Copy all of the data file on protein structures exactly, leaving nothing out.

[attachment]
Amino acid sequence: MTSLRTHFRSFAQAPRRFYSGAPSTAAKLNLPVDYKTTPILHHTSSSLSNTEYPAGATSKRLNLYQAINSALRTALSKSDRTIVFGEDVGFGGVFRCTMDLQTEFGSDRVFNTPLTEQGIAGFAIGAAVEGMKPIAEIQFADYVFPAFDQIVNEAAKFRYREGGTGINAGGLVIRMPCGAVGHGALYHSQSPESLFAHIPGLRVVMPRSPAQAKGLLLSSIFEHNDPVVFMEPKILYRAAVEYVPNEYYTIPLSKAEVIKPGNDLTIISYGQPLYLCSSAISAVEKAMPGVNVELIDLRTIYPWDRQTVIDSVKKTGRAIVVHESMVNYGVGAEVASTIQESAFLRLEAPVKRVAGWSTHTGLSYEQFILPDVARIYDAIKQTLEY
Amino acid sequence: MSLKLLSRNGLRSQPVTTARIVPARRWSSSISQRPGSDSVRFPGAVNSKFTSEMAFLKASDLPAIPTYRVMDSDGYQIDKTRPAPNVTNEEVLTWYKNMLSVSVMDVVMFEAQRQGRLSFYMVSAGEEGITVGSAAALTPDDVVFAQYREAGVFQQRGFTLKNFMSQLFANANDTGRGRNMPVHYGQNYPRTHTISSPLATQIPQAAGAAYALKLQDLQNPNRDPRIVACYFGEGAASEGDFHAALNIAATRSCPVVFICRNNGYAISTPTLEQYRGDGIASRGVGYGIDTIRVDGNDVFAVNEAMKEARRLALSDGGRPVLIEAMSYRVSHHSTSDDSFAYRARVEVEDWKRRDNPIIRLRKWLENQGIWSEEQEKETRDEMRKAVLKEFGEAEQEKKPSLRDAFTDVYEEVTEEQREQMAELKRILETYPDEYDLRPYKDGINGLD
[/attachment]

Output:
Amino acid sequence: MTSLRTHFRSFAQAPRRFYSGAPSTAAKLNLPVDYKTTPILHHTSSSLSNTEYPAGATSKRLNLYQAINSALRTALSKSDRTIVFGEDVGFGGVFRCTMDLQTEFGSDRVFNTPLTEQGIAGFAIGAAVEGMKPIAEIQFADYVFPAFDQIVNEAAKFRYREGGTGINAGGLVIRMPCGAVGHGALYHSQSPESLFAHIPGLRVVMPRSPAQAKGLLLSSIFEHNDPVVFMEPKILYRAAVEYVPNEYYTIPLSKAEVIKPGNDLTIISYGQPLYLCSSAISAVEKAMPGVNVELIDLRTIYPWDRQTVIDSVKKTGRAIVVHESMVNYGVGAEVASTIQESAFLRLEAPVKRVAGWSTHTGLSYEQFILPDVARIYDAIKQTLEY
Amino acid sequence: MSLKLLSRNGLRSQPVTTARIVPARRWSSSISQRPGSDSVRFPGAVNSKFTSEMAFLKASDLPAIPTYRVMDSDGYQIDKTRPAPNVTNEEVLTWYKNMLSVSVMDVVMFEAQRQGRLSFYMVSAGEEGITVGSAAALTPDDVVFAQYREAGVFQQRGFTLKNFMSQLFANANDTGRGRNMPVHYGQNYPRTHTISSPLATQIPQAAGAAYALKLQDLQNPNRDPRIVACYFGEGAASEGDFHAALNIAATRSCPVVFICRNNGYAISTPTLEQYRGDGIASRGVGYGIDTIRVDGNDVFAVNEAMKEARRLALSDGGRPVLIEAMSYRVSHHSTSDDSFAYRARVEVEDWKRRDNPIIRLRKWLENQGIWSEEQEKETRDEMRKAVLKEFGEAEQEKKPSLRDAFTDVYEEVTEEQREQMAELKRILETYPDEYDLRPYKDGINGLD